It goes without saying that Charlie Kaufman is one of our greatest living darkly comedic filmmakers. I'd even go so far as to drop the qualifiers, but, hey, my brain loves introspective existential character pieces maybe too much.

I was lucky enough to attend a double feature of I'm Thinking of Ending Thingsand Anomalisa for the American Cinematheque's 2024 Bleak Week series (highly recommend) where Kaufman himself popped by for a Q&A. I was honored to sit and listen. It was a bit of a life accomplishment to sit and listen.

During the interview a crowd member asked a question we've probably all wondered at some point as fans of Kaufman: why does he think the brain and consciousness are so fascinating?

Read below for his answer, as well as some other interesting takeaways from the Bleak Week Q&A.

Editor's note: the following quotes from Charlie Kaufman have been edited for length and clarity. Please text me if you have any notes, Charlie Kaufman.

Escape Your Brain With This Writing Advice From Charlie Kaufman

Charlie Kaufman at Bleak Week

Courtesy Grant Vance of No Film School

"I think what occurred to me is that I'm stuck here in this, in this contraption. Everything I experience is subjective and through this brain. And so I yeah, I find that that's what I have to write about. It wasn't like a moment—it was more like I trapped and I have to find a way out. I'm trapped.
I don't think everybody's necessarily trapped. I feel like I'm maybe it's maybe it's a me problem."

Animating the Pig in 'I'm Thinking of Ending Things'

Escape Your Brain With This Writing Advice From Charlie Kaufman

I'm Thinking of Ending Things


"We were told two things. Once it was researched by our prop department—because the prop people are the people in charge of acquiring the animals, which is weird—but I learned that pigs are terrified of slippery floors, and you have to put down some carpeting or something, which didn't make any sense in a school hallway.

The other is that pigs can't turn their head. So I had this idea in my head that we were going to hire a real pig who was going to be able to come back and talk to the guy? And we couldn't.

So I thought, okay, we'll just animate it. And then I asked, and Duke [Johnson] and and Rosa [Tran]."

The Meaning Behind 'Oklahoma!' in 'I'm Thinking of Ending Things'

Escape Your Brain With This Writing Advice From Charlie Kaufman

I'm Thinking of Ending Things


"I knew the play. I was in it when I was a kid.

I liked the dream ballet, which I thought was really appropriate for that moment in this film. And I needed a musical because I decided that the janitor was going to be, you know, working in the school for such a long time. And they would be doing these musicals. And the story takes place in Oklahoma, decided so they would do Oklahoma! every few years.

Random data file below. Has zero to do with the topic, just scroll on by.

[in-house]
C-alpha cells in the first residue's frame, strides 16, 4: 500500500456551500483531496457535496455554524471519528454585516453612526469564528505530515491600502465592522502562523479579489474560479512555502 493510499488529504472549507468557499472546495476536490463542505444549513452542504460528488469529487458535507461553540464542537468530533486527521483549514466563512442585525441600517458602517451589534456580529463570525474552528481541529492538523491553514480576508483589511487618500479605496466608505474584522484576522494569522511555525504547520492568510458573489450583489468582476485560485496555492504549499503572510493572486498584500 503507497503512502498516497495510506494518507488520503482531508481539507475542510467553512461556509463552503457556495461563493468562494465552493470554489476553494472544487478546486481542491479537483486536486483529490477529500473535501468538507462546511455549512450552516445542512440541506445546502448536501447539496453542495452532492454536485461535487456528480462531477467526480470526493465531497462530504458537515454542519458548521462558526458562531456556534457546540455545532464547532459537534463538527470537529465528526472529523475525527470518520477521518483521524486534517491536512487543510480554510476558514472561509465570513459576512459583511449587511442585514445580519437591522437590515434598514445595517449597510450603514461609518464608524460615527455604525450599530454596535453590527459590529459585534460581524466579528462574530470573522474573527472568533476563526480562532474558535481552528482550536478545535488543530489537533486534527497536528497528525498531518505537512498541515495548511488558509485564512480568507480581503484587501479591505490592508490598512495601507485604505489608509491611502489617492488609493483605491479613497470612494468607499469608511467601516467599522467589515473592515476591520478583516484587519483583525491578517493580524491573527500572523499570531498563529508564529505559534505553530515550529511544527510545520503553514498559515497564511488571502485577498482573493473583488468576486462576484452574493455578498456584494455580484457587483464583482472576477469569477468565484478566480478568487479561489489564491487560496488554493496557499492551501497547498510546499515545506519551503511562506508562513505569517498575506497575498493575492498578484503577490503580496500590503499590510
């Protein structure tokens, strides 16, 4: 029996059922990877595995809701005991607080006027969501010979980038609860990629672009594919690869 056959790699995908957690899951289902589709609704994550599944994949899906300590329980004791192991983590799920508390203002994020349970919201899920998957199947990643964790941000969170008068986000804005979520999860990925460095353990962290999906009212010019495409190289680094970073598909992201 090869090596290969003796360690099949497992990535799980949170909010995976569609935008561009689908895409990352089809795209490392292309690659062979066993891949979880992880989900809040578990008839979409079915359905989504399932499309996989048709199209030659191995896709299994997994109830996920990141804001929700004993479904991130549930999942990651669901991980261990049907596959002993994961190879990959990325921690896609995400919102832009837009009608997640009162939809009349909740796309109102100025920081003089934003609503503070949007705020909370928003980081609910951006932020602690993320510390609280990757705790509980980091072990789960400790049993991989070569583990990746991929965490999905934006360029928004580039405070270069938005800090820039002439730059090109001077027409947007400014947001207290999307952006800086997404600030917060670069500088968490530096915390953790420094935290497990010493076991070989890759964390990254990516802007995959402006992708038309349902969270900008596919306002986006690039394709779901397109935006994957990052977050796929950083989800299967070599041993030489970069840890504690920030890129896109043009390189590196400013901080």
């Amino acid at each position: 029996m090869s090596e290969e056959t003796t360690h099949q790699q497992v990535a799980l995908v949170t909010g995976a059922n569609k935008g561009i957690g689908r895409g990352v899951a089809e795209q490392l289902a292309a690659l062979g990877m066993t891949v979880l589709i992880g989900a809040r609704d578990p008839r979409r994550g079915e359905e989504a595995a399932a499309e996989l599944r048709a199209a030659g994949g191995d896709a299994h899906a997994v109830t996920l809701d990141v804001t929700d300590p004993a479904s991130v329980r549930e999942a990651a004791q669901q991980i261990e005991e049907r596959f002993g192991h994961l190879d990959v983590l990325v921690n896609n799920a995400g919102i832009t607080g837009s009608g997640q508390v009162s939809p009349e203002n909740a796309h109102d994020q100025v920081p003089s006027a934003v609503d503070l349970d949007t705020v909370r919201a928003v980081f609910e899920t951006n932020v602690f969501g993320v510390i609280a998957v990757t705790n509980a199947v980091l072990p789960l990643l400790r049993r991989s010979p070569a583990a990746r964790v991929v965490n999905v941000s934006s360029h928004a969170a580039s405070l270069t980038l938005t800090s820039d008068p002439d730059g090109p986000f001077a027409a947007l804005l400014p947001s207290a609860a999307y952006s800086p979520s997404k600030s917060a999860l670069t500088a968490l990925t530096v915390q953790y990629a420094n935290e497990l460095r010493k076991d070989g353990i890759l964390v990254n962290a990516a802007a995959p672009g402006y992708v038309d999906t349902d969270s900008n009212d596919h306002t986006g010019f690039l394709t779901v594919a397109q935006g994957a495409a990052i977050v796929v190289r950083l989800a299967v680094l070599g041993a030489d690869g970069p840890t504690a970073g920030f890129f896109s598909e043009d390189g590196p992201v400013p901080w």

My composer, Jay Wadley, who's from Oklahoma, told me it is exactly how it worked at his school. Like every every three years they do Oklahoma! And so much of it fits with this with this story. And that's just a coincidence. I don't know very many musicals. So I was lucky that this one worked in terms of the choreography and doing the dance numbers."

The Adaptation of 'I'm Thinking of Ending Things'



"There were basic things, a basic sort of story that I was working with. And then I just kind of did what I wanted to do with it. I didn't really go back to the book once I was, writing it and, you know, once I was sort of developing Jesse Buckley's character, everything changed.

I would just write the scenes, and if they if they were interesting or amusing to me, then I, I kept them.

I mean, it's a slow process for me. It's always a slow process, too. And even not just adapting but doing anything, it takes me forever. So I didn't know how to do it for a long time. And there was the ending. The book is different in its specifics. I mean, the character does die at the end, but in a very, very violent way.

I didn't want to do that. And I also felt like there was, a reveal at the end of the book that didn't seem to me that was going to be surprising, so I figured I would give it enough clues at the beginning that people could sort of start to understand. So that wouldn't be the the point of the thing this person is the same person.

Those were the two, like story-wise things that I did. And then I developed, the character of the young woman, in a way, I wanted to give her some agency, which I didn't think was in the book. And, I wanted to sort of allow her to try to get out of this, and perhaps succeed. She also, kills him in the book, which I didn't want her to do. I wanted her to have some sort of freedom."